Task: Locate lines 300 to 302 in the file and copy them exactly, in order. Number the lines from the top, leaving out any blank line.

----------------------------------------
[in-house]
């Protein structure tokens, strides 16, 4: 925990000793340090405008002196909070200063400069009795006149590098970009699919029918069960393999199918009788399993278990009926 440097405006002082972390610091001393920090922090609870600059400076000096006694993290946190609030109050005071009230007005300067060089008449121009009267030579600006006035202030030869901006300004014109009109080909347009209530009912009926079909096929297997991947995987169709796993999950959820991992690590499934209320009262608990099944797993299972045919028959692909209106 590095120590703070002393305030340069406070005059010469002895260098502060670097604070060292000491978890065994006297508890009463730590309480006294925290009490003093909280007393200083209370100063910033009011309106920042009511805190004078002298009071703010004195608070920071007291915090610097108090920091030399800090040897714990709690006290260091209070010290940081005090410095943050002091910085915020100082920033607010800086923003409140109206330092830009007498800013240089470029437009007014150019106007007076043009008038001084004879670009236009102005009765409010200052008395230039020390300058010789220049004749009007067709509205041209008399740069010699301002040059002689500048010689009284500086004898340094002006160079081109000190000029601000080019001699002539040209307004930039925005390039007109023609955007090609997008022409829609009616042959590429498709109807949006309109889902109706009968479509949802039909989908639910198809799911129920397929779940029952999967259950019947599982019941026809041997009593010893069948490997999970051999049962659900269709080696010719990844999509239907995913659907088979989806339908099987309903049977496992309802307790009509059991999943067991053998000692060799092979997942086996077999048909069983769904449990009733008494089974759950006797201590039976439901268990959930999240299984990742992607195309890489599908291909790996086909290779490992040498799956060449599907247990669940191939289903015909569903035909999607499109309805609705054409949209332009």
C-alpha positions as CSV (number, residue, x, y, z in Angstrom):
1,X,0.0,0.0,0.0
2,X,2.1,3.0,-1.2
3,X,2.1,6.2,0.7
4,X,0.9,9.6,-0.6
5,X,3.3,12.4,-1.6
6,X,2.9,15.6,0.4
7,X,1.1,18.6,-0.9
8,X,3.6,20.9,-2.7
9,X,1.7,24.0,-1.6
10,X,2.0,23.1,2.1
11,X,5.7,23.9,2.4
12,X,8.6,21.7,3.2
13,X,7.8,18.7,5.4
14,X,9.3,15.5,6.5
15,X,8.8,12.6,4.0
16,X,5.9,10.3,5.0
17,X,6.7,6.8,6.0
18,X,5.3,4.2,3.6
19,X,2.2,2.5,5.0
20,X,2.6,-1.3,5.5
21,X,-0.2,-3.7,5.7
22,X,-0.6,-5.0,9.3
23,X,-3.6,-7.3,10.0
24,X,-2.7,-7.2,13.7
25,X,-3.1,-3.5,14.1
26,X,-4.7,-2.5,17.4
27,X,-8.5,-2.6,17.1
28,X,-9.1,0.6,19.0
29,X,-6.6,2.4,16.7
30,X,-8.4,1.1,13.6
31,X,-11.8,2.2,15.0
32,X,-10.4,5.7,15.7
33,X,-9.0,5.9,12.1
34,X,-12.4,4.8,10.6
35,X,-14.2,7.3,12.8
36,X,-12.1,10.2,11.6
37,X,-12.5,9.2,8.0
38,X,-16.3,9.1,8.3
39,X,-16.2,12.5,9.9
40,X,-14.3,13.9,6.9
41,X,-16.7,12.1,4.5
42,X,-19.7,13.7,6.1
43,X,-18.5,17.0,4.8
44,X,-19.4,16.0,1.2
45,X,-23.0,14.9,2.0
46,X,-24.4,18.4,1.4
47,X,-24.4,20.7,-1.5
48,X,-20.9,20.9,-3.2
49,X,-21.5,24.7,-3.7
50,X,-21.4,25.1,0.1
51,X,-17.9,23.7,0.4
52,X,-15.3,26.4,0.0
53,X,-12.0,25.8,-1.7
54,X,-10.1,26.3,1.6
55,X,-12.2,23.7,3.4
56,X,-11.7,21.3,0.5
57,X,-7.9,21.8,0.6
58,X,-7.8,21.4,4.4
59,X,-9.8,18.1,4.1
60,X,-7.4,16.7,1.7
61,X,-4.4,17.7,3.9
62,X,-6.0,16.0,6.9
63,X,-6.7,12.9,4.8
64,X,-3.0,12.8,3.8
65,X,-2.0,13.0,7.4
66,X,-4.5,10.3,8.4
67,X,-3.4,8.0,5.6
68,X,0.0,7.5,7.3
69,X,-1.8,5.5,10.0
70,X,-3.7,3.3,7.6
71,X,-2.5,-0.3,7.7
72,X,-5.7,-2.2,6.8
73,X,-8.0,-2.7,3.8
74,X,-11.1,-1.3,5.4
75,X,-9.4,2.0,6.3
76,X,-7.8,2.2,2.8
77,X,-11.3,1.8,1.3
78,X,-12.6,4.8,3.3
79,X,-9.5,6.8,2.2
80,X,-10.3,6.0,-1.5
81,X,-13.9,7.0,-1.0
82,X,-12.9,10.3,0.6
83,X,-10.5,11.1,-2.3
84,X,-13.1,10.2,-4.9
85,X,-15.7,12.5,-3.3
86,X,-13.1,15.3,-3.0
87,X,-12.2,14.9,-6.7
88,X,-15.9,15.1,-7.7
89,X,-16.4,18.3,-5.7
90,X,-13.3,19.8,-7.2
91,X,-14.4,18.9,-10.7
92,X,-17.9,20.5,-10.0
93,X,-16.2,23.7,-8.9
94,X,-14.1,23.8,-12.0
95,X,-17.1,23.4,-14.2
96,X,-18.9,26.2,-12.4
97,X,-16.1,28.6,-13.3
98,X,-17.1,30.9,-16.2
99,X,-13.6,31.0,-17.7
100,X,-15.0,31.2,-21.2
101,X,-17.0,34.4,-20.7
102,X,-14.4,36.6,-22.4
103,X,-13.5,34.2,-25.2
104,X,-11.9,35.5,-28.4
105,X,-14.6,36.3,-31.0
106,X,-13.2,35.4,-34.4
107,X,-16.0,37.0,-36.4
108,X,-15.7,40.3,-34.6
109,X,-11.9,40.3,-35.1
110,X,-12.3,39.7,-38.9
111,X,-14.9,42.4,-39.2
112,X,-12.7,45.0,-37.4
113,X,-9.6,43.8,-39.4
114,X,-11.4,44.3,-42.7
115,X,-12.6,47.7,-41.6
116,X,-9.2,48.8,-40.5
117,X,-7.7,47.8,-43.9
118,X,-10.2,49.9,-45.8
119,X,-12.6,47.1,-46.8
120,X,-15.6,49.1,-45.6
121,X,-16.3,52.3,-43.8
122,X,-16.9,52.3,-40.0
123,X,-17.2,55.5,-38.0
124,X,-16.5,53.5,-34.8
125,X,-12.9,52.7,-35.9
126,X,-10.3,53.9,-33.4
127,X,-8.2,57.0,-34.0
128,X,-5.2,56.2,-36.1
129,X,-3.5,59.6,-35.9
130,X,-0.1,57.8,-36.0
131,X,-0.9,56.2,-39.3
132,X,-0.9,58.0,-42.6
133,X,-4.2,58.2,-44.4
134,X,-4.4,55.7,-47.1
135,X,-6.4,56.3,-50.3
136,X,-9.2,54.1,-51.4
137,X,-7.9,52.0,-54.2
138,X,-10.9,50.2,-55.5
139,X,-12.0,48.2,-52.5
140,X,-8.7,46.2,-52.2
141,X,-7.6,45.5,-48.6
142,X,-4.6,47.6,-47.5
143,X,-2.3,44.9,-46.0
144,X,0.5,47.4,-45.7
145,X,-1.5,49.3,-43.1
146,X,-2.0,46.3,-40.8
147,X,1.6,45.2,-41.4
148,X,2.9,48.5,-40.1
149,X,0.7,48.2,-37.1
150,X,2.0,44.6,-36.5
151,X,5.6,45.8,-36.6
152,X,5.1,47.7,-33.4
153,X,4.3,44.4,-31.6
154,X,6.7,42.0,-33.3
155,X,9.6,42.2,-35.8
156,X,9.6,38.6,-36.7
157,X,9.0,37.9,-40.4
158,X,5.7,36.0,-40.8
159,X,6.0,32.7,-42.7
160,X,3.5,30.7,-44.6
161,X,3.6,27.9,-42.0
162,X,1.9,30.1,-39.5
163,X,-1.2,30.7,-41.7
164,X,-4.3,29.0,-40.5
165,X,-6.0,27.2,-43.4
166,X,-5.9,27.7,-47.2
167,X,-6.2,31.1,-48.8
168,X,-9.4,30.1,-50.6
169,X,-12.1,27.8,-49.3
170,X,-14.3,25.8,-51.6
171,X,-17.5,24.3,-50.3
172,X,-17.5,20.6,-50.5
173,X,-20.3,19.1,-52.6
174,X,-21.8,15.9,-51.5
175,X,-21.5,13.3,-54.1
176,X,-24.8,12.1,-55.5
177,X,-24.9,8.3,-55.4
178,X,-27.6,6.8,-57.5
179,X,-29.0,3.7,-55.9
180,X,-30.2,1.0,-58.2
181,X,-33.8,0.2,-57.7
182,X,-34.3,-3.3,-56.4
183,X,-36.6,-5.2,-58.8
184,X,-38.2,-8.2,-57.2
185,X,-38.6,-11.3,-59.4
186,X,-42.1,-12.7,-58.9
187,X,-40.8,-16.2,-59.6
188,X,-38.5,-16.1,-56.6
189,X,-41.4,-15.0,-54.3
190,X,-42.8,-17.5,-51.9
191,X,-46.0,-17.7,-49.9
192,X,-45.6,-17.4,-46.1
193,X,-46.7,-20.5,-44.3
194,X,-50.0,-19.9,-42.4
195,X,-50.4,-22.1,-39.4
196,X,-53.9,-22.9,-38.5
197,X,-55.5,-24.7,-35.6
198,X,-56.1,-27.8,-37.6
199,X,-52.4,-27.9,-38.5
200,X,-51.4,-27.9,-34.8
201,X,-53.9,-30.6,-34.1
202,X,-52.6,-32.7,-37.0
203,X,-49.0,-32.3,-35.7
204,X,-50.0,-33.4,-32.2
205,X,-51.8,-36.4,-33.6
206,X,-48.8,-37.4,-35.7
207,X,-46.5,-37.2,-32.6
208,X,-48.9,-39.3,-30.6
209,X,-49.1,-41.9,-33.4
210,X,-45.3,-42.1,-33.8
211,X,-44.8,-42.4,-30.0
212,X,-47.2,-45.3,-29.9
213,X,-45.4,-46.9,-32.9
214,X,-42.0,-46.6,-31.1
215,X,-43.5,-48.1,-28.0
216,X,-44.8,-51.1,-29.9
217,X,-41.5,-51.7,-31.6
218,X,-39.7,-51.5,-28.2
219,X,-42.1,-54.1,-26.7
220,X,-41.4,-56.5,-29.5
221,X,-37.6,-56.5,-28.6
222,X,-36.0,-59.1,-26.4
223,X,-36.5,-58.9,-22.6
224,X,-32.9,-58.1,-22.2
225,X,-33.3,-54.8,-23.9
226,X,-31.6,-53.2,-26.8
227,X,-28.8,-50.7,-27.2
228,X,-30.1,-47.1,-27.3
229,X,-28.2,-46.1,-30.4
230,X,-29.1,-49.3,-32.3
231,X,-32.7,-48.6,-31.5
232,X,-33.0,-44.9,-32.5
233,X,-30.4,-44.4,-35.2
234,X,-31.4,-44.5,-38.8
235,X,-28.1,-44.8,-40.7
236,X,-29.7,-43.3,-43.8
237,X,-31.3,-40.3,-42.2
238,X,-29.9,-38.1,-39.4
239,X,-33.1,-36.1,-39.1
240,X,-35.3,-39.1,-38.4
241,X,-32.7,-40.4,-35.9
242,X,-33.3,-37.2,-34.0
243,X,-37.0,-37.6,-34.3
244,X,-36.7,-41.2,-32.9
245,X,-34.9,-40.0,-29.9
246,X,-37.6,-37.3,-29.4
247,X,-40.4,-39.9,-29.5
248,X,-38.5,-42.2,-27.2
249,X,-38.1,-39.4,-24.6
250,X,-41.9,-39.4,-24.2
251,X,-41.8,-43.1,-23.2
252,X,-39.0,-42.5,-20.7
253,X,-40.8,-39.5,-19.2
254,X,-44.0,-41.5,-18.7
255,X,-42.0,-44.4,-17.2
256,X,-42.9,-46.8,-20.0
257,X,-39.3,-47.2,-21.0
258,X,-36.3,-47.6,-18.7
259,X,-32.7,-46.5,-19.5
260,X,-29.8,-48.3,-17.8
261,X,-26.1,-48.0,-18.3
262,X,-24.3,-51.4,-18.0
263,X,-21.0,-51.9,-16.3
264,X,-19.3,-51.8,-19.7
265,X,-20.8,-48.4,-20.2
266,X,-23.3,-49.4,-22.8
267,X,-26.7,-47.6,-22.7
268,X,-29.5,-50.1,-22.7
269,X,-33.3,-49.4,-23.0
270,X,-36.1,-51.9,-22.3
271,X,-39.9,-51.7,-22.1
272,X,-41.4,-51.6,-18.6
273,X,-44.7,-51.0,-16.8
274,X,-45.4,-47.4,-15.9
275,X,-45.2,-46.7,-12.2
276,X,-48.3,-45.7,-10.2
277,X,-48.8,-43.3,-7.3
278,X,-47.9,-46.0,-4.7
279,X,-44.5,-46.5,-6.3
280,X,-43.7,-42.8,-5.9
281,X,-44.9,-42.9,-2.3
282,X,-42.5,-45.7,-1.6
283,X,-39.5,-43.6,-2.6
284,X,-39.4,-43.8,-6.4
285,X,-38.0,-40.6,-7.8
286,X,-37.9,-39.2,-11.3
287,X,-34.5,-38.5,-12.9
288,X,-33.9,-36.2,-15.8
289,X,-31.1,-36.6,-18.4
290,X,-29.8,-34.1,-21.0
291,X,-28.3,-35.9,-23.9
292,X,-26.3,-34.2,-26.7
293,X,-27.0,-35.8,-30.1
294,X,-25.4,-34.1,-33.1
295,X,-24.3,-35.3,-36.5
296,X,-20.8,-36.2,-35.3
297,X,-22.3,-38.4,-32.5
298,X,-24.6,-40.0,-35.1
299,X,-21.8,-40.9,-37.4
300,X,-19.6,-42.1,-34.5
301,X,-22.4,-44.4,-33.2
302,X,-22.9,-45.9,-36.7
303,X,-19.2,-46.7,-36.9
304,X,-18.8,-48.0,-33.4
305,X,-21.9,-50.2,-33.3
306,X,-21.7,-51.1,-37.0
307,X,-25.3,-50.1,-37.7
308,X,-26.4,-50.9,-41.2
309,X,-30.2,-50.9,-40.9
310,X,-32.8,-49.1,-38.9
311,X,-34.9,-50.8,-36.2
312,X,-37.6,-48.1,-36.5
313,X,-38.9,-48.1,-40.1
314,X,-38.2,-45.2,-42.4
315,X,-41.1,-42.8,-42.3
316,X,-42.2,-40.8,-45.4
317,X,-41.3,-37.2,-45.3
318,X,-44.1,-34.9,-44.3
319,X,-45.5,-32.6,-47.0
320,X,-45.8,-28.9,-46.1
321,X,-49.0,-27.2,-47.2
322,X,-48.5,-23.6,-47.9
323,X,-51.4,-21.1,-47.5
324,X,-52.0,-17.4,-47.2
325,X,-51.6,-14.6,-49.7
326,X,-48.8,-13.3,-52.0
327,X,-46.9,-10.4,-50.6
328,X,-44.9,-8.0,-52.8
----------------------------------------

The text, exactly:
297,X,-22.3,-38.4,-32.5
298,X,-24.6,-40.0,-35.1
299,X,-21.8,-40.9,-37.4